Albert Edward Ernest “Bert” Vogler (28 November 1876 – 9 August 1946) was a South African cricketer. A leading all-rounder skilled both at batting and bowling, Vogler played cricket in South Africa prior to becoming eligible to play for Middlesex in England after serving on the ground staff of the Marylebone Cricket Club at Lord’s.
He rose to prominence during Test series at home in 1906 and then in England the following year; he was described during the latter as the best bowler in the world by Tip Foster, and named a Wisden Cricketer of the Year.
Renowned for his exploits on pitches suited to his bowling, Vogler found difficulty touring Australia where harder pitches inhibited his bowling and his batting. He did not play a first-class match following the end of the tour in spring 1911.
Vogler was born in Swartwater, Queenstown, Eastern Cape. He began his cricket career for Natal as an attacking lower order right-handed batsman and fast medium bowler before acquiring the googly from Reggie Schwarz on that player’s return from England after the 1904 tour.
In the 1904/1905 season Vogler played for Transvaal before in 1905 coming to England with the intention of qualifying for Middlesex.
Vogler did not fulfill this intention, however, despite bowling so well in 1906 for MCC that in a very dry summer he took 63 wickets for less than twenty runs apiece, including nine for 44 against the West Indian tourists.
In between these two seasons for MCC, Vogler had played in the 1905/1906 Test series against England and had been extremely difficult against a second-string English team for South Africa, though he had few opportunities because of the form of Schwarz, Jimmy Sinclair and Tip Snooke.
His batting, however, showed such development that he scored 62 not out going in last. Only Asif Masood since then has top scored in a Test innings batting at number eleven.
Returning again to South Africa to play for his third domestic team in Eastern Province, Vogler scored 505 runs at an average of 36 per innings, but he set a domestic season record with fifty-five wickets in nine games for the amazing average of 10.54. By this time, Vogler had improved upon the methods of Bosanquet and Schwarz, being able not only to at a faster pace disguise which way he was turning the ball, but to flight it with skill so that it would do things in the air that batsmen could not predict.
Against Griqualand West in the 1906–07 Currie Cup, Vogler put in an all-round performance. Eastern Province batted upon winning the toss, and Vogler second top-scored with 79 to help his team to 403 all out. He then took 6/12 from ten overs as Griqualand West collapsed to 51 all out, and were asked to follow on.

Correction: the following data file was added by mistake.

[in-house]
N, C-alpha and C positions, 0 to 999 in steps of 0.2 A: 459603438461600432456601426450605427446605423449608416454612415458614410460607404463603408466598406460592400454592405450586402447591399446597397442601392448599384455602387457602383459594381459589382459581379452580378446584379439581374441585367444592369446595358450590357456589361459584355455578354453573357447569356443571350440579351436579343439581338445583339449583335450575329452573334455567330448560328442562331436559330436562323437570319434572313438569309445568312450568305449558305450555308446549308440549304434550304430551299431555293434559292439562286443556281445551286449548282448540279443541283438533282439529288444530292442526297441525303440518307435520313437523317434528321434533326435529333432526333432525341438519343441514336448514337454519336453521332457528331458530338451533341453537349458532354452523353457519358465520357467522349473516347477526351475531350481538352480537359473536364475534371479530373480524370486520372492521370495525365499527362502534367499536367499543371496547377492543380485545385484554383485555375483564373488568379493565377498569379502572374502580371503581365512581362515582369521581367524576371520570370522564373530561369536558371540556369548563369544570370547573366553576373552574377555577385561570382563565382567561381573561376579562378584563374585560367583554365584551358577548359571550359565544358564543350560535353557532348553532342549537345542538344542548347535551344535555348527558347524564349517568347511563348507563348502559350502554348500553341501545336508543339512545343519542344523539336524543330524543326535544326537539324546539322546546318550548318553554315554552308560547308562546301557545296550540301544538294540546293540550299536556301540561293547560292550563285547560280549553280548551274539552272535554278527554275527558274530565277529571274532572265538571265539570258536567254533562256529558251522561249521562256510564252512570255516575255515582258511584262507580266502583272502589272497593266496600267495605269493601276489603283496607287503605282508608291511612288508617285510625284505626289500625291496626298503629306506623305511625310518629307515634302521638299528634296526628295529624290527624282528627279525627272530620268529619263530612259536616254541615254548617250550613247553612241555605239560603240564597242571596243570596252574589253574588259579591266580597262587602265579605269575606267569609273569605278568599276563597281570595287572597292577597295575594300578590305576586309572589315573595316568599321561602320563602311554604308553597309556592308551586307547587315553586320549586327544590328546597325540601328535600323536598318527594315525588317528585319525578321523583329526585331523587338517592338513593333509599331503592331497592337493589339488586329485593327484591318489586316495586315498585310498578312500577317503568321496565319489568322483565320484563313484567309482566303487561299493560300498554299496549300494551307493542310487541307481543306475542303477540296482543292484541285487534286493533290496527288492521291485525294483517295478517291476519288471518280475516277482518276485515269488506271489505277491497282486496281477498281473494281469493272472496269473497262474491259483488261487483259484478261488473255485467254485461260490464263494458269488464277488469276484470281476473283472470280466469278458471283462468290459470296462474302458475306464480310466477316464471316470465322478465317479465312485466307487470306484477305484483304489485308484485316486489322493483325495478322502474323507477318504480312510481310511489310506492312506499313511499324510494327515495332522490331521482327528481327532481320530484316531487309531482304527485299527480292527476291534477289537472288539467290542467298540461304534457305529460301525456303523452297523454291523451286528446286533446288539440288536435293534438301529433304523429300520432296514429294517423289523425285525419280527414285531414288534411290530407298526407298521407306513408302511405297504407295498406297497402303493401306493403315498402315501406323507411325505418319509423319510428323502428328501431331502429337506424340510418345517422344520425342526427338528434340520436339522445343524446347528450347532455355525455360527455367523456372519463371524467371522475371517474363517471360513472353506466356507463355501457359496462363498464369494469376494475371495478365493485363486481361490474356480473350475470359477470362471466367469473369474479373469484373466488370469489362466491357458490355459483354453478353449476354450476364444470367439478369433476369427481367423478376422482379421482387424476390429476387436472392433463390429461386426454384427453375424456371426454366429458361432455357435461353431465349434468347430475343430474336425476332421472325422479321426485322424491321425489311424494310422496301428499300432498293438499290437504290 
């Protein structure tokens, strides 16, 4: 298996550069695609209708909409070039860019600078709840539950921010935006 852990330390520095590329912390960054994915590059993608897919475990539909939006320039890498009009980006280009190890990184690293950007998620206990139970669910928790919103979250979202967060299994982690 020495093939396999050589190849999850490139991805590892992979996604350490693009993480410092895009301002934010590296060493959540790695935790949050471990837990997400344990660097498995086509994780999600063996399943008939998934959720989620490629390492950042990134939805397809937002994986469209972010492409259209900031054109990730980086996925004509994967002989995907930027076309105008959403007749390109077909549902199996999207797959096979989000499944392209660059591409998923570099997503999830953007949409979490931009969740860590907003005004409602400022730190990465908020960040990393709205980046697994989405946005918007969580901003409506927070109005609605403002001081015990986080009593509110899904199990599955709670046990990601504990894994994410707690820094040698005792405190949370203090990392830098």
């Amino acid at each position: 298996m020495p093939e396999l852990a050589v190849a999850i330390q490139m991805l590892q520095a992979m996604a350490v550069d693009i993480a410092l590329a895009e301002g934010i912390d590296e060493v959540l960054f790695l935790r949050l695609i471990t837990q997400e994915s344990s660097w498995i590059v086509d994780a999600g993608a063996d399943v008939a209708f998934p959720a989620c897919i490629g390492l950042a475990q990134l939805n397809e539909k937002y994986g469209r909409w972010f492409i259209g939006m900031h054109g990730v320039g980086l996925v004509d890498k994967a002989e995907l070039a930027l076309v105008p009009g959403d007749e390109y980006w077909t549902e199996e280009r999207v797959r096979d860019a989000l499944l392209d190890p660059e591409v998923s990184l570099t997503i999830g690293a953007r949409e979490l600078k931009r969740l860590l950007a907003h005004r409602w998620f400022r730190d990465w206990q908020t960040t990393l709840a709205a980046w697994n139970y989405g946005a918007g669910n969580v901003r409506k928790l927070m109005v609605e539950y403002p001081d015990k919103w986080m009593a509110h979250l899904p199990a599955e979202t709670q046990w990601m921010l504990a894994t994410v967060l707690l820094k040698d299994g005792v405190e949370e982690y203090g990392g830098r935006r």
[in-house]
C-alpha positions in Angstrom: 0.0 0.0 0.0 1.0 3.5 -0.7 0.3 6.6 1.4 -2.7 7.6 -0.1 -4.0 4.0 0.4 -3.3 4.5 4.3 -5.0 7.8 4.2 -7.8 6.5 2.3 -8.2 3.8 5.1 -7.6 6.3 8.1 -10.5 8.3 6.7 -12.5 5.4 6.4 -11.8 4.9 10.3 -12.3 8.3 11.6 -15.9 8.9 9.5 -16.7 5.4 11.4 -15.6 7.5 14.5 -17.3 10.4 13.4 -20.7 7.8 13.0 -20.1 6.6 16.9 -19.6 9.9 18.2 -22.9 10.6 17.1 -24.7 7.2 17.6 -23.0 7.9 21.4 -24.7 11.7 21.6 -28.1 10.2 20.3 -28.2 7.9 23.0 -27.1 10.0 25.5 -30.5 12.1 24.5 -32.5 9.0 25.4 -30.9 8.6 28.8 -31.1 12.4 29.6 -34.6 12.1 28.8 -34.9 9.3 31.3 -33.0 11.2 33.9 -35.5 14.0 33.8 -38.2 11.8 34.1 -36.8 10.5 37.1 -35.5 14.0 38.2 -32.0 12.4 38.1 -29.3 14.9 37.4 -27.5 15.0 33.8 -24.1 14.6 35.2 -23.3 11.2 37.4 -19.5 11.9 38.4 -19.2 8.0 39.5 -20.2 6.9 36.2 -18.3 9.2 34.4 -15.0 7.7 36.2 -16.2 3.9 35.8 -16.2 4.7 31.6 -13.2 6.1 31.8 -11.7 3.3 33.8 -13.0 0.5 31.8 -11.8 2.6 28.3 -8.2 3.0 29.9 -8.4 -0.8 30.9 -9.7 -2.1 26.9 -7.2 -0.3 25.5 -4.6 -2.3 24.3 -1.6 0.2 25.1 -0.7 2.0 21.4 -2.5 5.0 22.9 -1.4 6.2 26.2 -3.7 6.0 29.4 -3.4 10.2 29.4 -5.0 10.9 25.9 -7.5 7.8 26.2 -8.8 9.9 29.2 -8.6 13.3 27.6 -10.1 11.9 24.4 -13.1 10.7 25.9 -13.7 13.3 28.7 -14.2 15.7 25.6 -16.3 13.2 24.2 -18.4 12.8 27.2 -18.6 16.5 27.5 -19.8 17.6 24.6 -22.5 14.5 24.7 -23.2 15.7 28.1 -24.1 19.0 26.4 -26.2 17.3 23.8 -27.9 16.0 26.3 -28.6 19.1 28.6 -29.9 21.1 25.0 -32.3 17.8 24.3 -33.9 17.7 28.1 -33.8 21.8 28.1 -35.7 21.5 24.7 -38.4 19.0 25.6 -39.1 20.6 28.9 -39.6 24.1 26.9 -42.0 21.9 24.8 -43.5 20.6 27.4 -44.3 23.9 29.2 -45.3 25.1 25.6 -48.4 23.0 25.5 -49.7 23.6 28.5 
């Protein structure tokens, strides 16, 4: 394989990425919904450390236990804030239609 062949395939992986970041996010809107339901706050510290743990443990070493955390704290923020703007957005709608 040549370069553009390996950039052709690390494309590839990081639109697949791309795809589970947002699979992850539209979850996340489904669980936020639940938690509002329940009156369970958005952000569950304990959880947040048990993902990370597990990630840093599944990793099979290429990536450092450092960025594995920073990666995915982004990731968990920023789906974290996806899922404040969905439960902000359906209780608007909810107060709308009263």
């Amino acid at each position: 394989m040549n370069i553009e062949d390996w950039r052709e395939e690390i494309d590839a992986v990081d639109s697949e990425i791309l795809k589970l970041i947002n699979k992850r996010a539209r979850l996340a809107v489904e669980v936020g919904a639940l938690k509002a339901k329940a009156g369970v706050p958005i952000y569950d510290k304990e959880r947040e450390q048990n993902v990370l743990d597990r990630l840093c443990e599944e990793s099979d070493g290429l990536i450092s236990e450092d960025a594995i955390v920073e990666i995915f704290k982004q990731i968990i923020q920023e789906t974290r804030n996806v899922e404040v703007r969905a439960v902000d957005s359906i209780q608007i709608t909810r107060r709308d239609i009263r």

In the second innings, Vogler took all ten wickets for 26 runs, and Griqualand West were dismissed for 51 once more. Eastern Province finished as victors by an innings and 301 runs.
Vogler’s 10/26 remains (as of March 2009) the best first-class innings return ever achieved in South Africa, while his match figures of 16/38 have never been beaten for Eastern Province.
In 1907, Vogler went to England with one of the best bowling sides to tour that country, and did well in a summer of soft wickets which took all the spin he could get on the ball. Although he did not do as well as Schwarz or Gordon White in average, Tip Foster, a premier Worcestershire batsman playing semi-regularly for the only time after 1901, thought that Vogler was the most difficult bowler in the world.
Vogler was named as a Wisden Cricketer of the Year in 1908, and when these statistics were posthumously compiled became the earliest South African to be named a Wisden Leading Cricketer in the World.
Although Vogler did not play any cricket after this until the 1908/1909 South African season, on the matting pitches the following season he reached his highest point against England with thirty-six wickets in the five Tests for 21.75 each, and fifty-eight for 19.12 in all matches against the tourists. Vogler also hit to that point the fastest fifty in the history of Test cricket, hitting George Thompson for 22 in a single over.
However, the following season Vogler’s reputation suffered. Touring Australia for the first time as a requirement to all for the proposed Triangular Tournament on 1912, Vogler could not cope with the extremely hard Australian pitches which allowed him no bite with which to spin the ball, nor with the instructions of Australia’s captain Warwick Armstrong to hit the googly bowlers off their length at any cost.
So ineffective was Vogler that he was left out of two of the Tests and took four wickets in the three he did play – and this in spite of the fact that two games were played on pitches affected by rain. He also failed as a batsman, averaging only nine an innings as against 21 in England in 1907 on much more difficult pitches.
Vogler never recovered from this setback, and indeed was not considered good enough to be selected for the Triangular Tournament tour of 1912.
Moving to the British Isles on business, he did however play for a number of clubs in Scotland and Ireland until after World War I, and played one final first class match for the Woodbrook Club against his old team-mates in 1912.